Exactly one week ago Tele Ogunyemi told us why afro-Caribbean hair is a political matter and why ‘Can I Touch Your Hair?’ is a question worth deconstructing. With the aid of a series of wonderful illustrations, Mariel Richards returns to the topic in part II of No Fly on the WALL‘s discussion and tells us why she, unlike Tele, is far less inclined to accommodate the ‘wandering hand’, even just once.
For many women, hair is simply a part of them that can be worn up or down, adorned with clips and jewellery and cut and styled. For me, my hair is often a site of frustration and anger as well as one of pride and love. These cartoons are a catharsis, a recognition of the ignorance that informs many attitudes towards black hair, as well as a rage and rant and huge exasperated sigh. I’d love to view every grab, question and stare as an attempt to understand and relate to me, my hair, and my race, but for those moments when I can’t, here are some angry cartoons.
My hair has always played a huge part in the way I have viewed myself and those around me. My best friends are the women I grew up with, and we still mark points in our friendship by stories about our hair. My relationship with my mother, and the deep love and respect I hold for her has been strengthened by my sudden realisation that she (a white woman, originally from Hebburn near Newcastle) must have initially struggled with caring for her daughter’s afro hair. All praise to her, I never spent a day looking untidy, and she learned to plait and twist better than the hairdressers. My little sister and I, after following the exact same pattern of learning to love our hair in its natural state (not without some ugly, ugly mistakes), regularly bond over mixing new haircare recipes and twisting each other’s plaits at night.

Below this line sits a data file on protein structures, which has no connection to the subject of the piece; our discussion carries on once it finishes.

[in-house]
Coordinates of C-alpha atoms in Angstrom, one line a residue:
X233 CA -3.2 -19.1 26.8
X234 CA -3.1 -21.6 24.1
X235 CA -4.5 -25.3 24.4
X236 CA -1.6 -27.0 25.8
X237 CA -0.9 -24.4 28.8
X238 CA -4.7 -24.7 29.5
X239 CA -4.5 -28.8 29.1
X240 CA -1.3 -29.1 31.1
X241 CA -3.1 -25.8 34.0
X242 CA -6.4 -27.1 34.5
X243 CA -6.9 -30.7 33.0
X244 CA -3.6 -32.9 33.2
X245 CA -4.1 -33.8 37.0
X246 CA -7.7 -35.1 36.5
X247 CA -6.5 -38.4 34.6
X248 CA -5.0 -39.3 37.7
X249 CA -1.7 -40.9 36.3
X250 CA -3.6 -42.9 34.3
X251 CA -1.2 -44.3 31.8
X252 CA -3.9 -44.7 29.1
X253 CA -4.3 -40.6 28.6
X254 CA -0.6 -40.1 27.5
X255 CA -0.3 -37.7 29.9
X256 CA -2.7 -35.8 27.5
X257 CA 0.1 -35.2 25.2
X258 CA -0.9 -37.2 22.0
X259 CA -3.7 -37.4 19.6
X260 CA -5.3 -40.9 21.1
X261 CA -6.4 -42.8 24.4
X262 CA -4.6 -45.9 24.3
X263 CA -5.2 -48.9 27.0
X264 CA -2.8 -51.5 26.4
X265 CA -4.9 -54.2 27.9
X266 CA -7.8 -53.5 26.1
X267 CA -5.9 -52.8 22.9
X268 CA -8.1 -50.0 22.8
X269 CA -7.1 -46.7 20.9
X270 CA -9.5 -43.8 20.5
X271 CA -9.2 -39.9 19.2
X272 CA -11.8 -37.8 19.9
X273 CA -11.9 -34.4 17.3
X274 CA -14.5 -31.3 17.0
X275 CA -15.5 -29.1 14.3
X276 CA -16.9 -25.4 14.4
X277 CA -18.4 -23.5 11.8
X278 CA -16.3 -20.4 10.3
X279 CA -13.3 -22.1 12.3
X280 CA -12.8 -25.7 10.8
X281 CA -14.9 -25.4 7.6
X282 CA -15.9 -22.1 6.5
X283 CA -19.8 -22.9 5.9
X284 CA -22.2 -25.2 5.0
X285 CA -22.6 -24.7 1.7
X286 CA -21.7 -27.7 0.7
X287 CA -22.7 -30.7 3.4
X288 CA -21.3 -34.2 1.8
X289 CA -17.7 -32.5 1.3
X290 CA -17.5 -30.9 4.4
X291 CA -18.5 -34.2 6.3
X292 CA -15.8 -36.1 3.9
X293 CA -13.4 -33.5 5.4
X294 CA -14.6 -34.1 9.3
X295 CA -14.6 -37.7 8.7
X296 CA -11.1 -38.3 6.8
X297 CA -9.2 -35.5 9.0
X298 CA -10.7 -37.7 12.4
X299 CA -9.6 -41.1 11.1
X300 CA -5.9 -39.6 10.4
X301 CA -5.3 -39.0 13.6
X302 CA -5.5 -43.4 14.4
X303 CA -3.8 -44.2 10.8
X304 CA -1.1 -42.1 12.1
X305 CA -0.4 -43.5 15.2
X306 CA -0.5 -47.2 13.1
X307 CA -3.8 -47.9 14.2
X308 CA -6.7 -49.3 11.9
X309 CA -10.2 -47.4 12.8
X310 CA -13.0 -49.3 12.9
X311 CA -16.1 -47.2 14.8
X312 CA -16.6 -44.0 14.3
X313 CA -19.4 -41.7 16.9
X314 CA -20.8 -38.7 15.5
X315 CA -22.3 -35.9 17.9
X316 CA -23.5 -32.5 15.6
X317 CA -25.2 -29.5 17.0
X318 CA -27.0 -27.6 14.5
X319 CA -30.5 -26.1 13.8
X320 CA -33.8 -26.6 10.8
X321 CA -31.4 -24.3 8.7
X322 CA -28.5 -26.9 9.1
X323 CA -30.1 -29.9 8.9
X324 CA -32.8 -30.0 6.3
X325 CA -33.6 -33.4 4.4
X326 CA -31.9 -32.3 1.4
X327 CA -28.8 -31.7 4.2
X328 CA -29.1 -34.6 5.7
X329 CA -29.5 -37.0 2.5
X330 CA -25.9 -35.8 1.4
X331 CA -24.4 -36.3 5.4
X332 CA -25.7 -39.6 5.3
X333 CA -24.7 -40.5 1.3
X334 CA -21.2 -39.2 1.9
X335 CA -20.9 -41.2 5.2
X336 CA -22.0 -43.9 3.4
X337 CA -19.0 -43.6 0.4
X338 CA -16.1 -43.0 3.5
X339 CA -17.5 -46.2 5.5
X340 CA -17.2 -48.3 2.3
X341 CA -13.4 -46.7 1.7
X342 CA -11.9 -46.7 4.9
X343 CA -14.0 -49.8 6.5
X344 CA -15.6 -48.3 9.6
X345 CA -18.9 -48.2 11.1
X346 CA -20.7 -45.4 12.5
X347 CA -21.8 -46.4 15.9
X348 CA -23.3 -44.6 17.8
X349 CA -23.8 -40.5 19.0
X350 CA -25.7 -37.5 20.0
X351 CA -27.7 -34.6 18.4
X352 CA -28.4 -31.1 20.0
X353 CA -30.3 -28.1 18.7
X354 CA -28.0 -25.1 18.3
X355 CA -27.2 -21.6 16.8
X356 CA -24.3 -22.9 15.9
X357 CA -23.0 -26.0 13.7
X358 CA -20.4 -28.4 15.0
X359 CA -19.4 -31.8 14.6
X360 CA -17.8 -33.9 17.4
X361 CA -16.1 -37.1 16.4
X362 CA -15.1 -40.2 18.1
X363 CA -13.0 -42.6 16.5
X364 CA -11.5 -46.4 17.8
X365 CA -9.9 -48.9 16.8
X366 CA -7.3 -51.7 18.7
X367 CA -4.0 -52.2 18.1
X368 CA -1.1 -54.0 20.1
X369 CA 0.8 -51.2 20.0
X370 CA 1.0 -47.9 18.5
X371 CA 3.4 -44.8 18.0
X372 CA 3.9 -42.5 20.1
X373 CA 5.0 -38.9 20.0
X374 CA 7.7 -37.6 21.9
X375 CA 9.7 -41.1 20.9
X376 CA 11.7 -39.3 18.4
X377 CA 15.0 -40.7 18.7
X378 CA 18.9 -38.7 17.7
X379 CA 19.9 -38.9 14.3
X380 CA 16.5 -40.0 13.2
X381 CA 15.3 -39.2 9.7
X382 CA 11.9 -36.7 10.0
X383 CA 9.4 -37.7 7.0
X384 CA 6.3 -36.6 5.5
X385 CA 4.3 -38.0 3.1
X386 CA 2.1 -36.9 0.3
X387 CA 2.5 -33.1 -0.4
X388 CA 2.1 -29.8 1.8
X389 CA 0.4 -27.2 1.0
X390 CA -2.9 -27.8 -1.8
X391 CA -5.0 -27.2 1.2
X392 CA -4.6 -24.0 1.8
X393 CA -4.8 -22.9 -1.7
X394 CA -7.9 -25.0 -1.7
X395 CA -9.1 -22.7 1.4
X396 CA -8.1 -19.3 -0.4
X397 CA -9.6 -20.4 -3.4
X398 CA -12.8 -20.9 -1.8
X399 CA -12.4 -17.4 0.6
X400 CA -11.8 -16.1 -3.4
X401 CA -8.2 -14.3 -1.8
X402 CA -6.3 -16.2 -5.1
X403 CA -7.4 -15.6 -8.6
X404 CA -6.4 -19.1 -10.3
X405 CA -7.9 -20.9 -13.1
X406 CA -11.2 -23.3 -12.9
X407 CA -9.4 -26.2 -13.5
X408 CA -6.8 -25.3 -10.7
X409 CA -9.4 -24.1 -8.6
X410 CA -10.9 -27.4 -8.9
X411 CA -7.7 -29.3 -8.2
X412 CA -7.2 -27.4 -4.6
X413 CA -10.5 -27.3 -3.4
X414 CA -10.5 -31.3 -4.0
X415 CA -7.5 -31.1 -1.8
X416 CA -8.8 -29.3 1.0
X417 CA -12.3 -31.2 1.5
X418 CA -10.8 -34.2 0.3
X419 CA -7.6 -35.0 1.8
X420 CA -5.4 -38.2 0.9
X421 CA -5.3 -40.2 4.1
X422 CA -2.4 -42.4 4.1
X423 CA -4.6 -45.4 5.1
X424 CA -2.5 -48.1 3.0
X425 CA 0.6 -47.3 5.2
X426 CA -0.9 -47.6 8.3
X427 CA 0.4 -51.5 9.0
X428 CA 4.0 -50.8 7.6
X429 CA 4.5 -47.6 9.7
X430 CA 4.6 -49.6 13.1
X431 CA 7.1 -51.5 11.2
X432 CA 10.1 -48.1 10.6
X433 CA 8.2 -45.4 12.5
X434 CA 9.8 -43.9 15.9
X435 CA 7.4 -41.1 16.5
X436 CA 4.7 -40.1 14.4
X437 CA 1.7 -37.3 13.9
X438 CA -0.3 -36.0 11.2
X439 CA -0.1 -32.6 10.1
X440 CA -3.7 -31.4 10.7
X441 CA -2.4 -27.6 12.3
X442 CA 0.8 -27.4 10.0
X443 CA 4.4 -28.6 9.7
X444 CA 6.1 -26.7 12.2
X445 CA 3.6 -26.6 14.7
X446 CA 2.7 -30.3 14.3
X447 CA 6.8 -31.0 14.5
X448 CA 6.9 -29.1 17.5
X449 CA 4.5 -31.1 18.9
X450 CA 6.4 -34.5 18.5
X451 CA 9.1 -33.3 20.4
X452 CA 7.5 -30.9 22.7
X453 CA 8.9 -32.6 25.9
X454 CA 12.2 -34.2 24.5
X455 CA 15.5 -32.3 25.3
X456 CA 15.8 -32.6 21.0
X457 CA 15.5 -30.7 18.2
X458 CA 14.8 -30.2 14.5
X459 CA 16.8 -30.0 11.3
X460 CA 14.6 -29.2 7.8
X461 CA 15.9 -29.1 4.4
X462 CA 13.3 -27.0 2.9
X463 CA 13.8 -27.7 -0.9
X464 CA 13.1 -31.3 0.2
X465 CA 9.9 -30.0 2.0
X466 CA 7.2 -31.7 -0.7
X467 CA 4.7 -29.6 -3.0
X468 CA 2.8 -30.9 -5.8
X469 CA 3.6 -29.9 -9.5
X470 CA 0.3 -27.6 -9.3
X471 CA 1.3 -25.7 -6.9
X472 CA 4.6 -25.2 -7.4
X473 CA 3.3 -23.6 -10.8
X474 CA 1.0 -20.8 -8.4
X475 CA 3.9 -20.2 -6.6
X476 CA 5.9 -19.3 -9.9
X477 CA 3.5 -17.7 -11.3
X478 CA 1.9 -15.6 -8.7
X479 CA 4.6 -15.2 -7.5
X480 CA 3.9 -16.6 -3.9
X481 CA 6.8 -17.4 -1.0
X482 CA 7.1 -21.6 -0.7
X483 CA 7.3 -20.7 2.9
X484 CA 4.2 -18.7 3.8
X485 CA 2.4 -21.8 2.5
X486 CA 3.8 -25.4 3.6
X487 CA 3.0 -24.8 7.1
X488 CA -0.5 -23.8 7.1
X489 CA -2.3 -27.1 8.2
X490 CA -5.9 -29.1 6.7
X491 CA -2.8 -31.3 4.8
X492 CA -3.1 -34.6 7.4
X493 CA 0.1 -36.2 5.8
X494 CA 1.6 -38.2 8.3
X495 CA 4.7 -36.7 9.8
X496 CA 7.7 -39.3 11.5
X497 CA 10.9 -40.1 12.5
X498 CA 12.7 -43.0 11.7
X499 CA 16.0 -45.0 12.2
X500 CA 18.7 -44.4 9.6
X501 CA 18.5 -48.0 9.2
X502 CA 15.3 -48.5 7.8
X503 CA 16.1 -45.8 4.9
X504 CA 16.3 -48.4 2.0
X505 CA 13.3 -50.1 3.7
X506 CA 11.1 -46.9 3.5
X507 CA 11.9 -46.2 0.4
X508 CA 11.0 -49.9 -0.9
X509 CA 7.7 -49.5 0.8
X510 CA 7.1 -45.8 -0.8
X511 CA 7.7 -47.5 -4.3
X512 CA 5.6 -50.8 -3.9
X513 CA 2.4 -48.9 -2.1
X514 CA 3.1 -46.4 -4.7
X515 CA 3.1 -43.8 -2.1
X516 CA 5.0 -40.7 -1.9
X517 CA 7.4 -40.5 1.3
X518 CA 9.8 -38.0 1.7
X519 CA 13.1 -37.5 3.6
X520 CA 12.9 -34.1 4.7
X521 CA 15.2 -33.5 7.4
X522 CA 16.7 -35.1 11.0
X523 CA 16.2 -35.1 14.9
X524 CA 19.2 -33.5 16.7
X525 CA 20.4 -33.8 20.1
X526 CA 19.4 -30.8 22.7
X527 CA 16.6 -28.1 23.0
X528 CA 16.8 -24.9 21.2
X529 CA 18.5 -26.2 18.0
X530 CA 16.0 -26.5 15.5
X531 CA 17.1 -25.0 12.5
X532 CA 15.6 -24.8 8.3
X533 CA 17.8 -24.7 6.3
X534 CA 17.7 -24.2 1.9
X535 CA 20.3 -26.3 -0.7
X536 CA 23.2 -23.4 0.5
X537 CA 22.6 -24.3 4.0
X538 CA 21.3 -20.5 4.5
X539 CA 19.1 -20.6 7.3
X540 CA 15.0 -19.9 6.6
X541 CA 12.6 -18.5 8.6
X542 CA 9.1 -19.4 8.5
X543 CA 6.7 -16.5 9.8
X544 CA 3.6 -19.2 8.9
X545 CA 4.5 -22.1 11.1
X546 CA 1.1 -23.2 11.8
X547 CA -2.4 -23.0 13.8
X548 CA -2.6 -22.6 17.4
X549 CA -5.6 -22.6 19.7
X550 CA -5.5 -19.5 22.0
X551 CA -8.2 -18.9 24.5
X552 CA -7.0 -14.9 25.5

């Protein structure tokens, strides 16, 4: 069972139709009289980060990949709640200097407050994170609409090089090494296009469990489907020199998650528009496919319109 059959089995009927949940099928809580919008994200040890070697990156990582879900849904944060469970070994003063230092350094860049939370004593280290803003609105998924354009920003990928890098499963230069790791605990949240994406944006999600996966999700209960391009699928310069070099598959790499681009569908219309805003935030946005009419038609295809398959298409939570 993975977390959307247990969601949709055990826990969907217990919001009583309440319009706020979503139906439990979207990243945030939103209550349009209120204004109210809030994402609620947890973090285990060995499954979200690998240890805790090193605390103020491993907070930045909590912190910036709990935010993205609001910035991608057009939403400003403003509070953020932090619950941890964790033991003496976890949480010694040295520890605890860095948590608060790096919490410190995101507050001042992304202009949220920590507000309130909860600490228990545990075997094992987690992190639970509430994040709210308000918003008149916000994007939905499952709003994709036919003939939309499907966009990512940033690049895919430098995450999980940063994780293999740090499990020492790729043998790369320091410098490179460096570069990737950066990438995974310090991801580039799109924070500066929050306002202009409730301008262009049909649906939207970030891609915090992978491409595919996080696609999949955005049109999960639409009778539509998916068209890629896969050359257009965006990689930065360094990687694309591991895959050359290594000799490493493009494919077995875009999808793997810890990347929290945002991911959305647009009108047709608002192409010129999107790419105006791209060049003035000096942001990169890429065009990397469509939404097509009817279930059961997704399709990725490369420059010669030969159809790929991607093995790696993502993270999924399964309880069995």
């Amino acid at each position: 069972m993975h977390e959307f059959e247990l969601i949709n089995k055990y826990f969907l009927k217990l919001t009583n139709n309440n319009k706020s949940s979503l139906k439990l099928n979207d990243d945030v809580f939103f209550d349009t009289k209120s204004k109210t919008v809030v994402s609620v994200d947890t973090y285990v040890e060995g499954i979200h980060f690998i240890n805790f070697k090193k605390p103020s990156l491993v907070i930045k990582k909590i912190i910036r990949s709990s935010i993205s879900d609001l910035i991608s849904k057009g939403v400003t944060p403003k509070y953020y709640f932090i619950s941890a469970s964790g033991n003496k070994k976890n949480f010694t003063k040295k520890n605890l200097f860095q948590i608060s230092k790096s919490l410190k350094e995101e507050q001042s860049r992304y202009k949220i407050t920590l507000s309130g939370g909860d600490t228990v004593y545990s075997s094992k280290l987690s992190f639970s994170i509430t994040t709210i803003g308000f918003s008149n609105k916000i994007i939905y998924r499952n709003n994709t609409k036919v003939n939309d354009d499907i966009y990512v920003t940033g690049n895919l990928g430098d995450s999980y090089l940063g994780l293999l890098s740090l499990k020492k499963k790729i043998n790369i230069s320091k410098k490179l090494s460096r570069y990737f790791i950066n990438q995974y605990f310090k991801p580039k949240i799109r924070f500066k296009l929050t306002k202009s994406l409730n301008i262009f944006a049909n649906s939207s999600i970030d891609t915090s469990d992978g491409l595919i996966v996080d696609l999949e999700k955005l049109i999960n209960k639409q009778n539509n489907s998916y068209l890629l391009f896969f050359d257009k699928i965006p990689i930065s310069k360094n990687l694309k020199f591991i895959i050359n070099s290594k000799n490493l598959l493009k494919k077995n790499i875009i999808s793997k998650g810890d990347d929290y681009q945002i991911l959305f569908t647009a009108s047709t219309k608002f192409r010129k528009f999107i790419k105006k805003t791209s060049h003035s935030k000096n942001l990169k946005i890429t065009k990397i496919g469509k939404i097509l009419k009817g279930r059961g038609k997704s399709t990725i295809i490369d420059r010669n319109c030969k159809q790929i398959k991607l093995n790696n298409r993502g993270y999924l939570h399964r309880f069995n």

Coming to University at Cambridge then, from an environment in which my hair was never something I was ashamed of, noted for or really that aware of as different, was a bit of a shock. Suddenly, I was the girl with the afro – ‘Yeah Mariel, the girl with the hair – the big hair?’ I spent much of freshers week dodging grasping hands in clubs and bars, and nervously fielding questions on how it grew, how I slept on it, could they touch it, have a photo with “it”, and the inevitable ugly references to hair I may or may not have elsewhere.
It wasn’t just amongst other students that my hair caused me worry – trying to buy products to use in the first few weeks of term was a nightmare. At home, I live around the corner from a haircare store that provides everything I need. Here, I was in a new city and totally lost. Long before I knew of the wonders of Mill Road, I desperately tried in Superdrug where I was met with ‘we don’t have stuff for… that.’ and Boots, where I was directed to look ‘in a shop with more black customers’. Needless to say, the managers of both stores got an earful.
It is through moving from my little circle of afro love in London to a city that was, at first (and sometimes still) unwelcoming to its ethnic minority population that forced me to come to grips with how my hair marks me and those around. These cartoons were scratched and scribbled out after I read Tele Ogunyemi’s ‘Can I Touch Your Hair?’ article. Tele’s words let me see how I could best cope with the often unbearable ‘other-ising’ and exoticising that black women often face, but they couldn’t fully sooth the anger that reactions to my hair have caused me.